EXPLORING SECOND DEGREE EQUATIONS

To begin our exploration of second degree equations, lets first consider the general equation which can be written in the form:

The graph of the equation has the following form. The graph of a second degree equation or quadratic equation is a special type of U-shaped curve called a parabola. These types of curves occur in many real life situations or applications---especially situations involving reflective properties, such as the inside of your eyes, satellite dishes, and flashlight reflectors.

As a starting point, lets first take a look at the graph of

Notice that the bottom of the curve, called the vertex is centered at the origin on the Cartesian coordinate system. We can invert the graph by simply putting a minus in front of the x-squared term. Here the parabola

Now returning to our original equation lets see what happens when we "plug-in" values for a, b, and c. We will start with the integer 2 by replacing individually for a, then b, then c.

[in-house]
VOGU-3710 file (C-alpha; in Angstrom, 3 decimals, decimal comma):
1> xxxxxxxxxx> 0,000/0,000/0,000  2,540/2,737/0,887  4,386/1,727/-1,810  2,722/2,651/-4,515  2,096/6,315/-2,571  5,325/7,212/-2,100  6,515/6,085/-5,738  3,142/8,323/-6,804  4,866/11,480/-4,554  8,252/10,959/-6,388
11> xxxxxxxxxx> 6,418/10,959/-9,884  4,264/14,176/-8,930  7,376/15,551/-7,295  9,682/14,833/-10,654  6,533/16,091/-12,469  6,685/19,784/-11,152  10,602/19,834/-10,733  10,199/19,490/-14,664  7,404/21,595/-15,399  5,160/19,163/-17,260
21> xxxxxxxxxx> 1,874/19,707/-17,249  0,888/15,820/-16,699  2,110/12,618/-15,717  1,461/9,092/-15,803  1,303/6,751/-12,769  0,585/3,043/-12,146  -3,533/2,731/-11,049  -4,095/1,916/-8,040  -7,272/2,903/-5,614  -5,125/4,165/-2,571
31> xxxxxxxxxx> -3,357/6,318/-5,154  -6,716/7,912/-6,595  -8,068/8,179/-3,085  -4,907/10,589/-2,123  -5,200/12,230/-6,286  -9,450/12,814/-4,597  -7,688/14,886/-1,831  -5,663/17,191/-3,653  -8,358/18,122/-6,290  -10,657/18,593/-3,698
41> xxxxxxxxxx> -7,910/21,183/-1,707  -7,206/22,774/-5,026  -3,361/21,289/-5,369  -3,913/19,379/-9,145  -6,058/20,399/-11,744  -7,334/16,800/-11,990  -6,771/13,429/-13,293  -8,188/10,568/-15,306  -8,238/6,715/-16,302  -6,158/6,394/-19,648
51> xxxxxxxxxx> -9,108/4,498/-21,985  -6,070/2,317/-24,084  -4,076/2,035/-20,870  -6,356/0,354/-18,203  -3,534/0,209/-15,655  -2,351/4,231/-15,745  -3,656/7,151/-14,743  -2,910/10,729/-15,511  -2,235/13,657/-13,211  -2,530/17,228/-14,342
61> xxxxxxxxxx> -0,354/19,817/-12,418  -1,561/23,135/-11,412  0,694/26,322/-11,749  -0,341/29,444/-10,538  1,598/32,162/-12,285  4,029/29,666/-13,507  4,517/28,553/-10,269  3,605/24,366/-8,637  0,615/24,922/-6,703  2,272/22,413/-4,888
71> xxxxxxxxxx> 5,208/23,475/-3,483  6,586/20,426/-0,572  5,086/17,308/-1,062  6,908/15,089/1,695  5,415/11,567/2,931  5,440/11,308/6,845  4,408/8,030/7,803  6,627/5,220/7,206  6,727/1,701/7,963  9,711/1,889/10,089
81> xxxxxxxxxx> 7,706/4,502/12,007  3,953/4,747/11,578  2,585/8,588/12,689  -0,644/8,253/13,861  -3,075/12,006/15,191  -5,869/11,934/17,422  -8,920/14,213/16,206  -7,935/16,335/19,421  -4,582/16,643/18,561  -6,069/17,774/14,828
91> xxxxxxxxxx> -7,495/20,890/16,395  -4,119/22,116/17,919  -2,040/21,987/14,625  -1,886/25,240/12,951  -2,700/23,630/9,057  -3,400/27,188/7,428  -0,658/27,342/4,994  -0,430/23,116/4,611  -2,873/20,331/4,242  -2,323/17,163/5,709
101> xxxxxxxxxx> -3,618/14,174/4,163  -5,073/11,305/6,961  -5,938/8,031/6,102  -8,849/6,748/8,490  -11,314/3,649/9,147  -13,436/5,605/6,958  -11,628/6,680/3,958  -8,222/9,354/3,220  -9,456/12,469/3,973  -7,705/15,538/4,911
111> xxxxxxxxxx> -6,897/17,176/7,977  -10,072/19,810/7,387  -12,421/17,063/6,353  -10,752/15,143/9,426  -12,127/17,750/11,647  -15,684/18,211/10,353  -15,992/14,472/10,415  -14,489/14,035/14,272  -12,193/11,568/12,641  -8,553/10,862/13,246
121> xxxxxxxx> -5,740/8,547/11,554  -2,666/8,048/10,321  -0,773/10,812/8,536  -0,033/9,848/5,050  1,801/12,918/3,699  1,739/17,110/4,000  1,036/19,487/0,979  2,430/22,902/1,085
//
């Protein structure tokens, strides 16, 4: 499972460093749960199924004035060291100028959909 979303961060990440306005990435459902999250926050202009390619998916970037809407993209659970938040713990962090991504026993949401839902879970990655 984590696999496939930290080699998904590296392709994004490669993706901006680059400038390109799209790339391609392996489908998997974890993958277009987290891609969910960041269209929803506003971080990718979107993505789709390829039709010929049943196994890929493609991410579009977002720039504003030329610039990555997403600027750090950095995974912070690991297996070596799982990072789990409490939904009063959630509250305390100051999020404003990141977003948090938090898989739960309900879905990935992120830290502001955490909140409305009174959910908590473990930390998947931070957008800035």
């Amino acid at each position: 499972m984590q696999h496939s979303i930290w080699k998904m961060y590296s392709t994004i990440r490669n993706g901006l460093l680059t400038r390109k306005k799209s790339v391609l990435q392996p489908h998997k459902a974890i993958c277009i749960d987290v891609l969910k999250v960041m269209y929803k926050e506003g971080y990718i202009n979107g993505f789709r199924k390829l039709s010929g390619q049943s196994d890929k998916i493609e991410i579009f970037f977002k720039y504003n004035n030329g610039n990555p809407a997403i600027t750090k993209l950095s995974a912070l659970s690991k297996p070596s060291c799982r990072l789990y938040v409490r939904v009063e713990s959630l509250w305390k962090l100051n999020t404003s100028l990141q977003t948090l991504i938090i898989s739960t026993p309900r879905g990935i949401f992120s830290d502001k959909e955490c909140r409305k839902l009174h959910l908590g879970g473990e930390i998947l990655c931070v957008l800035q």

By replacing the a coefficient with 2 has the effect of narrowing the curve. By replacing the b coefficient by 2 has the effect of shifting the whole curve to the left by two units. Finally, by replacing c with 2 has the effect of shifting the whole curve up by two units.

Now, let set b=1, c=2 and let a be 2, 1/4, 0, and -2.

In summary, the coefficient a has the effect of either narrowing or widening the curve. The coefficient b has the effect of shifting the curve horizontally, that is, left of right. Finally, c has the effect of shifting the curve vertically or up/down.